Music is a space where it’s tempting to approach things with an indulgent philosophy. If you think about it, everything from selling out shows to proving your music is being listened to over streaming platforms is dependent on numbers. The better numbers you can generate, whether it’s song streams, fans over social media, or downloads of your music, the better, right? I don’t think it’s that simple, and in an age where music is so intertwined with numbers, we run the risk of valuing musicians too much or too little because everything is attached to numbers now. Rather than adopting a “more is always better” mentality around your music, you could probably benefit in a big way from stepping back and embracing a more minimal approach––especially when it comes to songwriting.
The icing and the cake
What are the bones of a song? When you strip the production and added instrumentation away, you typically are left with some sort of chord progression and voice melody (for most pop songs). Think of the bones behind a piece of music as the bready part of the cake. The icing consists of things like catchy percussion sections, background vocals, reverb and guitar solos. These added elements are often what makes songs exciting to listen to, but they only add to the structure and bones that are already there. Icing makes cake taste good, but most of us wouldn’t want to eat just icing.
Songwriters can get into trouble when they focus more on the icing than the cake itself. Embracing a minimalist approach every now and again in your work can help you to focus on developing the structure and flow of your songs rather than on dressing up half-baked ideas into something they’re really not. Some songs are best suited to sound sparse and minimal and others benefit in a huge way from added instrumentation and production. Either way, spending more time thinking minimally can improve your writing.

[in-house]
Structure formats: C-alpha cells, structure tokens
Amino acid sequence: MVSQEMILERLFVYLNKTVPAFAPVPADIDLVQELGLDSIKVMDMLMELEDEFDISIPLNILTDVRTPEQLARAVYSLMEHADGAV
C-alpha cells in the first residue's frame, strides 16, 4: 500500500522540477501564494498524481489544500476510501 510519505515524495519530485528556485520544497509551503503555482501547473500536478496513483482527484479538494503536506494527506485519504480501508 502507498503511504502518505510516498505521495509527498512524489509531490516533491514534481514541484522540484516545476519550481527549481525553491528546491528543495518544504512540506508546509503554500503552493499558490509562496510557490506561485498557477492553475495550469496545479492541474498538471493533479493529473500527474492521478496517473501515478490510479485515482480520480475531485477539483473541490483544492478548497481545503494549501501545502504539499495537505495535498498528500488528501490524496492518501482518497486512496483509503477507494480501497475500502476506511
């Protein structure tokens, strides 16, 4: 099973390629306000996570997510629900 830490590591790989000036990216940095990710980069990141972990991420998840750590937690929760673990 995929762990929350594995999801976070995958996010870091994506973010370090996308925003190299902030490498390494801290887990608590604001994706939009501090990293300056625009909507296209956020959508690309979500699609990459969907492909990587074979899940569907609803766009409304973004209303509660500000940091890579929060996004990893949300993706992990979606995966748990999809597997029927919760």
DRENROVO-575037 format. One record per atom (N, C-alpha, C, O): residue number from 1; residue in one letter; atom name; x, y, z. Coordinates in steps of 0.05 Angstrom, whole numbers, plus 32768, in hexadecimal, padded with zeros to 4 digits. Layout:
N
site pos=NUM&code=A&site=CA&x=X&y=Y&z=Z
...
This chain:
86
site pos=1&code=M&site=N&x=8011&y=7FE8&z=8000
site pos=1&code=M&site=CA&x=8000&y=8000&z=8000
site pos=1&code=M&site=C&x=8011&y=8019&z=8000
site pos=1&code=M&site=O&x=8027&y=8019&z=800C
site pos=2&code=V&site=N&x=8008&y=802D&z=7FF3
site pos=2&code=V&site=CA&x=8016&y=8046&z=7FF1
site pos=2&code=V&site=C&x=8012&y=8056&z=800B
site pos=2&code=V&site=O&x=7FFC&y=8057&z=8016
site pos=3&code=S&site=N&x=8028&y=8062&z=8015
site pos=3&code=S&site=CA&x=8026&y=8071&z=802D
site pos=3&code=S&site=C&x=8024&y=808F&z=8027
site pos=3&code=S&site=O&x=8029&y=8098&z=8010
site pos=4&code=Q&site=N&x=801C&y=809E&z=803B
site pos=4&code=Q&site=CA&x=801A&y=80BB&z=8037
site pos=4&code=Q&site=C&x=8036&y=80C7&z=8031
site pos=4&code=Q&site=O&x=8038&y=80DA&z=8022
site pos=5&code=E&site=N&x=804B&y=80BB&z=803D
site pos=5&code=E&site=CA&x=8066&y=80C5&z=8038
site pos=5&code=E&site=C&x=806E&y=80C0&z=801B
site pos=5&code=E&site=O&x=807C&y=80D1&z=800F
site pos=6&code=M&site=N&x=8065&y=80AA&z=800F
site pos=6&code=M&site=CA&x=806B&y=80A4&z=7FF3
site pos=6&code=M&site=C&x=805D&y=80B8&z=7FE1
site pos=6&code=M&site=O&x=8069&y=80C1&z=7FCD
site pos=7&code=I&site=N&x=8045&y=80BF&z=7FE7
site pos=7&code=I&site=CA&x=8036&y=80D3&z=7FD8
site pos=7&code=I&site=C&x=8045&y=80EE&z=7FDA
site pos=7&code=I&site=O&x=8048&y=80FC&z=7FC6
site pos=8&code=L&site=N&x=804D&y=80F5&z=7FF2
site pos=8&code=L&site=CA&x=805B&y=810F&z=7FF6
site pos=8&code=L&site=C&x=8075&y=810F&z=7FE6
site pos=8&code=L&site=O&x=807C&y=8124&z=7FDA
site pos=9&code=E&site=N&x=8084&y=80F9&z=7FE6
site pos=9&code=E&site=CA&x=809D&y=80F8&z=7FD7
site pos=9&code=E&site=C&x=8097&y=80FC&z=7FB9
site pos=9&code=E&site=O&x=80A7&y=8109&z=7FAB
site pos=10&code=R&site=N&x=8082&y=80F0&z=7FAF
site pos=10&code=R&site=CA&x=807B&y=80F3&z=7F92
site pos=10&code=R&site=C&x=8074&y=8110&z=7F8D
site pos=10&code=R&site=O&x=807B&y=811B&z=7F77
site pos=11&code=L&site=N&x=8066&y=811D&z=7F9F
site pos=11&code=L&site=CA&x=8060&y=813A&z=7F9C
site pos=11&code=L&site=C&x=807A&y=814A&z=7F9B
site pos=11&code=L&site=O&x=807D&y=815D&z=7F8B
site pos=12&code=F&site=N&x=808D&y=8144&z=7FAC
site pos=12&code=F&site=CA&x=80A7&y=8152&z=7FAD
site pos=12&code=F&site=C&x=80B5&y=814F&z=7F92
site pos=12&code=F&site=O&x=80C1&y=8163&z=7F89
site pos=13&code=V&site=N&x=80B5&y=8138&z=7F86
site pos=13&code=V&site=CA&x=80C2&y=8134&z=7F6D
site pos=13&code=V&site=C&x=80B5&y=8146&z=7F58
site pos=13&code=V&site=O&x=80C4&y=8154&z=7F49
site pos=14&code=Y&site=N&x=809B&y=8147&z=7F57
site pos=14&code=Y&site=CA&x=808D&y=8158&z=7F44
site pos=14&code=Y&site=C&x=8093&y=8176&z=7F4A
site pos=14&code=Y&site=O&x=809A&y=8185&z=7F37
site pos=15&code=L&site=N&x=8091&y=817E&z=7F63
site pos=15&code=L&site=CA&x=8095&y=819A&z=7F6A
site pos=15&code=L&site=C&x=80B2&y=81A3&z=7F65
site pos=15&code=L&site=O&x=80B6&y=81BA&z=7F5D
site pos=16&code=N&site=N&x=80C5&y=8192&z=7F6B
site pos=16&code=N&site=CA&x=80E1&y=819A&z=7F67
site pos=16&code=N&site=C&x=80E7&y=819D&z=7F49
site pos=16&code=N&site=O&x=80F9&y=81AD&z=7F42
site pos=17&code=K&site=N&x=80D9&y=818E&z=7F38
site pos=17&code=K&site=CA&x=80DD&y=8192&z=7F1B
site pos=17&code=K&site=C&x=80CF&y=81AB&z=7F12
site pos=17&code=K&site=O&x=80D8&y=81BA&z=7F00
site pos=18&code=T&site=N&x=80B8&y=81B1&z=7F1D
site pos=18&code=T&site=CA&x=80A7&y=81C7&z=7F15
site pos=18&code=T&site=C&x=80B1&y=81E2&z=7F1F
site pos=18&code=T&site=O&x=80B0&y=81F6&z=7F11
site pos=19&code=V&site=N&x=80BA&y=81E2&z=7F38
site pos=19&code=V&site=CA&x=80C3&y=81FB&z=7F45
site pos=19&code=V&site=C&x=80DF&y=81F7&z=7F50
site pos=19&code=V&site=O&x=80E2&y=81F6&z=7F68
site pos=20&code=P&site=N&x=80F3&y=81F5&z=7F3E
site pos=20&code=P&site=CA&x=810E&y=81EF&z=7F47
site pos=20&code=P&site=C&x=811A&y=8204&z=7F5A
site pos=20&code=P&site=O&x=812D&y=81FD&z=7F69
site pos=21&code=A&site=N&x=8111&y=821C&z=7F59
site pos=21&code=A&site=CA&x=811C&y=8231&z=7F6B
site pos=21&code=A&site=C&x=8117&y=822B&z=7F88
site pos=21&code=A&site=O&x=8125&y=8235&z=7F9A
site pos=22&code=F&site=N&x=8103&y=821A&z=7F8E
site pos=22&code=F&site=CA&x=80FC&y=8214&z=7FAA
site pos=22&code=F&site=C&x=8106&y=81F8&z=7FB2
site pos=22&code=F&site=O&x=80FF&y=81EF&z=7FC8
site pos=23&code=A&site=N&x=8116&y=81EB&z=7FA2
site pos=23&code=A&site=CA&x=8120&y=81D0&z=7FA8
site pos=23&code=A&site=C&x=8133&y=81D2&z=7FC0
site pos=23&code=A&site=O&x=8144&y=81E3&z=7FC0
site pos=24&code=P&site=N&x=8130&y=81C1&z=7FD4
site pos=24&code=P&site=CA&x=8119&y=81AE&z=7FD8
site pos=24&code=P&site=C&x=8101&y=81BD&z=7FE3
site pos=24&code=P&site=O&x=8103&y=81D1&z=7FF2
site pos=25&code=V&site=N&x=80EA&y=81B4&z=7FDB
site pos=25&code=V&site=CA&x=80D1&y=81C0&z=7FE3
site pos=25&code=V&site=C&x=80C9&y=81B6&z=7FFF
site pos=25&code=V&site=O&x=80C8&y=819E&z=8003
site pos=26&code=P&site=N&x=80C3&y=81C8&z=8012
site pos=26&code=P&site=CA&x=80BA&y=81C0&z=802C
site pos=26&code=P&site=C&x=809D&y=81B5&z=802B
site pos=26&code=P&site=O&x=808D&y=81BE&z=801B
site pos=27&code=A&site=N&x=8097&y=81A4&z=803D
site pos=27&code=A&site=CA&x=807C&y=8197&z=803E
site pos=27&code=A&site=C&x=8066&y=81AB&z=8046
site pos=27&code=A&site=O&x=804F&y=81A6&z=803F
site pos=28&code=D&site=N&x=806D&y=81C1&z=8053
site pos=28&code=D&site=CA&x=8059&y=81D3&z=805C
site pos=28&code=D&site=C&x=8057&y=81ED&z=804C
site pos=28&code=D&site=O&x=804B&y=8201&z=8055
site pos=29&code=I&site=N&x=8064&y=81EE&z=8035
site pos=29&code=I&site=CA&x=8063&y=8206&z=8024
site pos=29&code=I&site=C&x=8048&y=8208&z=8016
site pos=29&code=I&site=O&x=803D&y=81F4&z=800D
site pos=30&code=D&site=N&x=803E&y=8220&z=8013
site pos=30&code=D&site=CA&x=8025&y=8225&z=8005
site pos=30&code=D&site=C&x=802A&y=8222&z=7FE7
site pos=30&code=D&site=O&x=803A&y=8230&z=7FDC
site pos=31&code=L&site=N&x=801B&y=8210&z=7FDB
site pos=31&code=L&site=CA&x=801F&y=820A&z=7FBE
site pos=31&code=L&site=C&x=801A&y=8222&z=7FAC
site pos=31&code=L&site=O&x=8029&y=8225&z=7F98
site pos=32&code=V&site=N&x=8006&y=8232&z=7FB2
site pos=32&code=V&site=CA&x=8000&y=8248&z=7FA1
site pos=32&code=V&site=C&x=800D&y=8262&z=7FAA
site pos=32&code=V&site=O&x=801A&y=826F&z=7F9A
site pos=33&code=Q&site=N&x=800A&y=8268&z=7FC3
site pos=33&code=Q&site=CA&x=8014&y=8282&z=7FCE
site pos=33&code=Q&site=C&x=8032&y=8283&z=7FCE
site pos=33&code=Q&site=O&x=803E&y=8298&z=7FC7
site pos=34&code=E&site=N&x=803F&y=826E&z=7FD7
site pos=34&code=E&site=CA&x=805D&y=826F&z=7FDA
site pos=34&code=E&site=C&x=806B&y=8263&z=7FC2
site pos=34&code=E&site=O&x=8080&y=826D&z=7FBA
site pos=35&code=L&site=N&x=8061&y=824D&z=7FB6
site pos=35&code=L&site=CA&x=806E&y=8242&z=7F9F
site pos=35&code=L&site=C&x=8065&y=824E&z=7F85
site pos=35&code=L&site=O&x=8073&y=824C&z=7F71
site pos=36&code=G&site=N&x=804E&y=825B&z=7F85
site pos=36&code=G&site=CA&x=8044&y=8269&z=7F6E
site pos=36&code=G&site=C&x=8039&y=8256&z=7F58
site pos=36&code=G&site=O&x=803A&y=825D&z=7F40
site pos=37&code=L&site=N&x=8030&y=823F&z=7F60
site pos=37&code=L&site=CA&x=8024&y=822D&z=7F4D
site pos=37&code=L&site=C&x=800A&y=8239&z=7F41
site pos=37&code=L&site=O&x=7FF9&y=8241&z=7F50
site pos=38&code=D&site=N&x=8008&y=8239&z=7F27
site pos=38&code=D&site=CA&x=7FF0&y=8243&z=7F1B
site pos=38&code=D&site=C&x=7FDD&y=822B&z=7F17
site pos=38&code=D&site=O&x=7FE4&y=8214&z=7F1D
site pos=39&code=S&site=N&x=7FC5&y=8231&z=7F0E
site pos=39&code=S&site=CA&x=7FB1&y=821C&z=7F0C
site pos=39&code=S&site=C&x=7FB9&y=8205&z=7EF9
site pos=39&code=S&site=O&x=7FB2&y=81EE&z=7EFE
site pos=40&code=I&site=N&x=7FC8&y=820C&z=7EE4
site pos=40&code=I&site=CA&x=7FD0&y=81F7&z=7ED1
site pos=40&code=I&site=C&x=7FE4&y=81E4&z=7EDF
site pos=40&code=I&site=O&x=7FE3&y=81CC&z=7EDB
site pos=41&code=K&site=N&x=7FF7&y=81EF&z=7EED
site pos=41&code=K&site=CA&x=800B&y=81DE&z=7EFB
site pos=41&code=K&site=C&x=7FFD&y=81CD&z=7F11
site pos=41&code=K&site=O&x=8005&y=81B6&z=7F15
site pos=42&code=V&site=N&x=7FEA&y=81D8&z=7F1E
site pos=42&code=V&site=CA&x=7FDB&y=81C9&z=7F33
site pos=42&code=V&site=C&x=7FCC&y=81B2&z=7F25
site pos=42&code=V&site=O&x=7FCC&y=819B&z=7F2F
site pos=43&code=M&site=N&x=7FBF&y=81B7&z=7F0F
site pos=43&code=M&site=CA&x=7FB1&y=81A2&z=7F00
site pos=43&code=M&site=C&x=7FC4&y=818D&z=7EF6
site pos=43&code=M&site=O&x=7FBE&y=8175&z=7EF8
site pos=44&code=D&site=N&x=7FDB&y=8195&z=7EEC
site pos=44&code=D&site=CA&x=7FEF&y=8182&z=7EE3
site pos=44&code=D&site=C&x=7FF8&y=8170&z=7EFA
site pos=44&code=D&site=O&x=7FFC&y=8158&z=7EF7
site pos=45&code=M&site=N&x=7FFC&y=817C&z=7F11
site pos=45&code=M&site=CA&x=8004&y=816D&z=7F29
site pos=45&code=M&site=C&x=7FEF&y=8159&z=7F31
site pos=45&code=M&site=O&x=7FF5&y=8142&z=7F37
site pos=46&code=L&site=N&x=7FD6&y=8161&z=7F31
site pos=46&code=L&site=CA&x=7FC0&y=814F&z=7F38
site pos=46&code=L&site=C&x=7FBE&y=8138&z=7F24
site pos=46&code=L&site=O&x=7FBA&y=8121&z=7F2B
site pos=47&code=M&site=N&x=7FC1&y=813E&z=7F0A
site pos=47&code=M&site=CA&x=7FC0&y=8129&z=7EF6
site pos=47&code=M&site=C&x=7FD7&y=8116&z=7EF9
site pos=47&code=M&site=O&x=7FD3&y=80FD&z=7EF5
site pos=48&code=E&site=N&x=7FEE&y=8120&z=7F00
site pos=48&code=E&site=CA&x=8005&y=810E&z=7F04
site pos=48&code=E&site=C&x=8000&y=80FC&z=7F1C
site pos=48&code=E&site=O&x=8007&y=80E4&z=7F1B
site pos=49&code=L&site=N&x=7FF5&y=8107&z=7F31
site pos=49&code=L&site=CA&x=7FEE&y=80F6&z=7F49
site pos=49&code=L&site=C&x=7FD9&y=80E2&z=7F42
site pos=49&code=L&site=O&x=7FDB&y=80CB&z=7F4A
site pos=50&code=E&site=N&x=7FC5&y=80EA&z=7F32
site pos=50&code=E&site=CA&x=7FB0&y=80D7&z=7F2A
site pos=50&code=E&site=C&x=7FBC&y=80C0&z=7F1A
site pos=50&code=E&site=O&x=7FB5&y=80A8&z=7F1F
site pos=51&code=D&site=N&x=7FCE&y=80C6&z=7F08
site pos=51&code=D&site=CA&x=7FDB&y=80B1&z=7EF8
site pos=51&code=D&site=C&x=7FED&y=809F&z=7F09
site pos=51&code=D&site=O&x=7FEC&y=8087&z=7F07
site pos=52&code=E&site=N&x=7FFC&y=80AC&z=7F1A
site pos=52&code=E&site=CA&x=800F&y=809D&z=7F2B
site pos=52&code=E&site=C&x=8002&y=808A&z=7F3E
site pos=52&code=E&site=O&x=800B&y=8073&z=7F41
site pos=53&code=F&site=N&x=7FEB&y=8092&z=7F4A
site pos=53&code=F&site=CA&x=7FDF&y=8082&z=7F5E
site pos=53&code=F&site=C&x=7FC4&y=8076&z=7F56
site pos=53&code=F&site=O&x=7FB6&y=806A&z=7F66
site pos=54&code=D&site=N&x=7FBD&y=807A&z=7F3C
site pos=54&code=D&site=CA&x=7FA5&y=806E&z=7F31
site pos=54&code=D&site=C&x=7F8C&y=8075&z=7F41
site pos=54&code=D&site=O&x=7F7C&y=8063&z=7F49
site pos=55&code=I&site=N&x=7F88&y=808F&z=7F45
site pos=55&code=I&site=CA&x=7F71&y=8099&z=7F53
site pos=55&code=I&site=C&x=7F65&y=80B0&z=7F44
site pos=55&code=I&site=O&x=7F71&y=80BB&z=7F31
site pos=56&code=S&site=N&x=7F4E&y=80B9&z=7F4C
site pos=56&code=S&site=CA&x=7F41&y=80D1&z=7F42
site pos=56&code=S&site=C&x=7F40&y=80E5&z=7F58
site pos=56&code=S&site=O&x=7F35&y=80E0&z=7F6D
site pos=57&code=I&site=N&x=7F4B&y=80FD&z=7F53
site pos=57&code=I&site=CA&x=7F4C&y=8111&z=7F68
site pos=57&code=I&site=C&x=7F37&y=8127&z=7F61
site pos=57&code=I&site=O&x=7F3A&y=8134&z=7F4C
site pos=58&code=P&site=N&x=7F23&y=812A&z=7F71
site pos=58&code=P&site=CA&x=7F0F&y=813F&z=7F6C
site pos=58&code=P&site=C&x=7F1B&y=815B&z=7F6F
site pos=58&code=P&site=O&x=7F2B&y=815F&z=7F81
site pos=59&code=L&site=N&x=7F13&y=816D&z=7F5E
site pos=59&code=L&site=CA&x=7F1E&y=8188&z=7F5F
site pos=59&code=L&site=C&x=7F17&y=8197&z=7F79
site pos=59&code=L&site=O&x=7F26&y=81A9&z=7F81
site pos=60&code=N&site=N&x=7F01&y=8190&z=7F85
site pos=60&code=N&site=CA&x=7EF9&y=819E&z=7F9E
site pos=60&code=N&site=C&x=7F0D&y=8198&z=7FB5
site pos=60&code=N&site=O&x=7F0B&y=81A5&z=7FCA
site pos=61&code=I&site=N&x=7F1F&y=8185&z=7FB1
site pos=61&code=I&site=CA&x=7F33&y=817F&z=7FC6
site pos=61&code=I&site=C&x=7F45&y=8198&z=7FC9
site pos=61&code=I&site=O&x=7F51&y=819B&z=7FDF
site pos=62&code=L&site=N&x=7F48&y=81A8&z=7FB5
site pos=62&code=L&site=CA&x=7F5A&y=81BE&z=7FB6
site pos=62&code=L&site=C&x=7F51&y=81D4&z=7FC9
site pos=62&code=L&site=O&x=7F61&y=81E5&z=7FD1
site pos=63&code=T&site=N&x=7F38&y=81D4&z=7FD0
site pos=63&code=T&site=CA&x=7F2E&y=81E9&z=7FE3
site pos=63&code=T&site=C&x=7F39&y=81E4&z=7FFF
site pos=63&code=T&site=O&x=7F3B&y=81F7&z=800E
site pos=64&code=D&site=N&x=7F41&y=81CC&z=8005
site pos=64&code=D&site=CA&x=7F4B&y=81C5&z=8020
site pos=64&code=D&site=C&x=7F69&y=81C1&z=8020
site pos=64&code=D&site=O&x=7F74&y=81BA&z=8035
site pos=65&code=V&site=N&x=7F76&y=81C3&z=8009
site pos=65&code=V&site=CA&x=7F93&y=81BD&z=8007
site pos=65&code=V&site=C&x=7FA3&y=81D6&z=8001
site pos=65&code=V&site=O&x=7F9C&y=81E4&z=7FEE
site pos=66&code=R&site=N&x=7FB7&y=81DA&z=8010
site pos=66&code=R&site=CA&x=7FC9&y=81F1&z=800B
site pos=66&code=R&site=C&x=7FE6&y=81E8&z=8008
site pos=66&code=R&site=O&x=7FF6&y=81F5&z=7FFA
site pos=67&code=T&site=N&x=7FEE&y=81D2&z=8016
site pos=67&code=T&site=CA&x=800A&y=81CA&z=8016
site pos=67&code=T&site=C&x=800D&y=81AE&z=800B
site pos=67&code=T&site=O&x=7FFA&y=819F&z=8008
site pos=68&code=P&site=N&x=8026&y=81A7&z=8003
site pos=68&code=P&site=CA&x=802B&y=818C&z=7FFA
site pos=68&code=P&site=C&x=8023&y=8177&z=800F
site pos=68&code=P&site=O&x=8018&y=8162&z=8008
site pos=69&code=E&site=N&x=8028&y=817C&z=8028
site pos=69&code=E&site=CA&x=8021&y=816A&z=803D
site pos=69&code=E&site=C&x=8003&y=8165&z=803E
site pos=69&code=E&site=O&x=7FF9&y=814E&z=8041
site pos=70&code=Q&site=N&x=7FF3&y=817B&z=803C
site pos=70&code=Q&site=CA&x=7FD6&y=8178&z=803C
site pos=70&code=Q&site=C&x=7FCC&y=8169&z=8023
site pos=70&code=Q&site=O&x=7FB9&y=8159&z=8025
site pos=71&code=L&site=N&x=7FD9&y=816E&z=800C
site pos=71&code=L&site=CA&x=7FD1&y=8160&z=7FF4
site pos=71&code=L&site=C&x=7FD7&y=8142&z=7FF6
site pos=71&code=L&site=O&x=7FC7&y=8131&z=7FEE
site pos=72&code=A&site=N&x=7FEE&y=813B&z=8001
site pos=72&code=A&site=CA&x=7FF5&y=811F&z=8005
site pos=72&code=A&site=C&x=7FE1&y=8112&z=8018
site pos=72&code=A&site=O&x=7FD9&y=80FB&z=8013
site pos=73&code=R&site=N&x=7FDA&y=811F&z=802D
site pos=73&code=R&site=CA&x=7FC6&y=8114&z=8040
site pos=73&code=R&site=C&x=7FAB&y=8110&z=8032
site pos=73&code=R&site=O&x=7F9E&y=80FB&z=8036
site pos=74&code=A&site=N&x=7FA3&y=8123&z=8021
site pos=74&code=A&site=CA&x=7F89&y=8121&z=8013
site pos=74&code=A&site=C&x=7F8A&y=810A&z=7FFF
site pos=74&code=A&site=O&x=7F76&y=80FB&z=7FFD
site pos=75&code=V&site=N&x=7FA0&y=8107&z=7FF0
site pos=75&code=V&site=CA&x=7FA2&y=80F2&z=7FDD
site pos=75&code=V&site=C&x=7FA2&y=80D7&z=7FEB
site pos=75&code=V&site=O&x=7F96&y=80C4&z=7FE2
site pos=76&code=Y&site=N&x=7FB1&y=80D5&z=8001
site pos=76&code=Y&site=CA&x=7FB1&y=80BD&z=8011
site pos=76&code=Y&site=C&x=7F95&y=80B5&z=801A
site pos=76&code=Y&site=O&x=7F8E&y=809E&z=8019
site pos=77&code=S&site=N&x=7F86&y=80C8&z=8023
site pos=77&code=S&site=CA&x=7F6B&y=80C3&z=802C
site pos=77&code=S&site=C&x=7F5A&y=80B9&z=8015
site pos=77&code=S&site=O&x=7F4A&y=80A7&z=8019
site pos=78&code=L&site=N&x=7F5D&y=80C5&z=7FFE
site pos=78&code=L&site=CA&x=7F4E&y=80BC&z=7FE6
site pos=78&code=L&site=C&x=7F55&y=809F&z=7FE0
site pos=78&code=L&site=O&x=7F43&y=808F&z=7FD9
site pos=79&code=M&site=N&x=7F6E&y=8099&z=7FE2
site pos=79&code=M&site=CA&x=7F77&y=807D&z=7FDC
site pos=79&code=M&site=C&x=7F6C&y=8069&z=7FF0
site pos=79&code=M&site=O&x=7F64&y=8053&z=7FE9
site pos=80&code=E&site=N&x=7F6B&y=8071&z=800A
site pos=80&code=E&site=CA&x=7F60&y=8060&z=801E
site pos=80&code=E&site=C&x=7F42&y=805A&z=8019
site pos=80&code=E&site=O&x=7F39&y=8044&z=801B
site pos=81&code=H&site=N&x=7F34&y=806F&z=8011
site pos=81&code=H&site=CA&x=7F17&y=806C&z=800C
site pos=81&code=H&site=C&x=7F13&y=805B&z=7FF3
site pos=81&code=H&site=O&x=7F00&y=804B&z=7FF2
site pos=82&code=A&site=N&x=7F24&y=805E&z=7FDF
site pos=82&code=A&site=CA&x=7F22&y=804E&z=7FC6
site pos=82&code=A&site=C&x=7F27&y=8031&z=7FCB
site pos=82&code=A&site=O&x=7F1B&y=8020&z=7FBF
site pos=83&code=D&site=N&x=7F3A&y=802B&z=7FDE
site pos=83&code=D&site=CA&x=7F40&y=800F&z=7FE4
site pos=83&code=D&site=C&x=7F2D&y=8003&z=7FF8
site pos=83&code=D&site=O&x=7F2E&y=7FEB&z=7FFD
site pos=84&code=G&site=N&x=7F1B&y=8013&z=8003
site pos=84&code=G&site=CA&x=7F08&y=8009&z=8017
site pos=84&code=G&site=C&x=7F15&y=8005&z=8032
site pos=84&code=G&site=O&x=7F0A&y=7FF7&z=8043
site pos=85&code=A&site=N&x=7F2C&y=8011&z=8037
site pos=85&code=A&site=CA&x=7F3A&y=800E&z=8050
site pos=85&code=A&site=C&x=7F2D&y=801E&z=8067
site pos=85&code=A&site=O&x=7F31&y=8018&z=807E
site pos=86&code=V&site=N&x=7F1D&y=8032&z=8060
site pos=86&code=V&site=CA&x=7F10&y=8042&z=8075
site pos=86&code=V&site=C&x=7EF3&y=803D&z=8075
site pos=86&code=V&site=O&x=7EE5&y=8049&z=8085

Finding the spirit of a song
Breaking down a song idea into its most basic elements gives you the opportunity to hone in its heart and character. Sometimes music loses its energy and spirit when too much is piled on top of a single idea. Rather than coming up with a song and adding other elements to it immediately, it’s always a good idea to have demos of initial song ideas to come back to if things go off track. This is a way to preserve the initial energy in the music you came up with the added benefit of being able to try out different moods and directions for your songs. It’s also important to note how you’re feeling and what you’re thinking about when you first develop a song. Using a minimalist approach in your work can help you identify your thoughts and motivations for writing something and help you incorporate them through extra instrumentation and production later. There’s no right or wrong way to make music, but every songwriter can benefit from breaking things down and simplifying their work every now and again.
Patrick McGuire is a writer, musician, and human man. He lives nowhere in particular, creates music under the name Straight White Teeth, and has a great affinity for dogs and putting his hands in his pockets.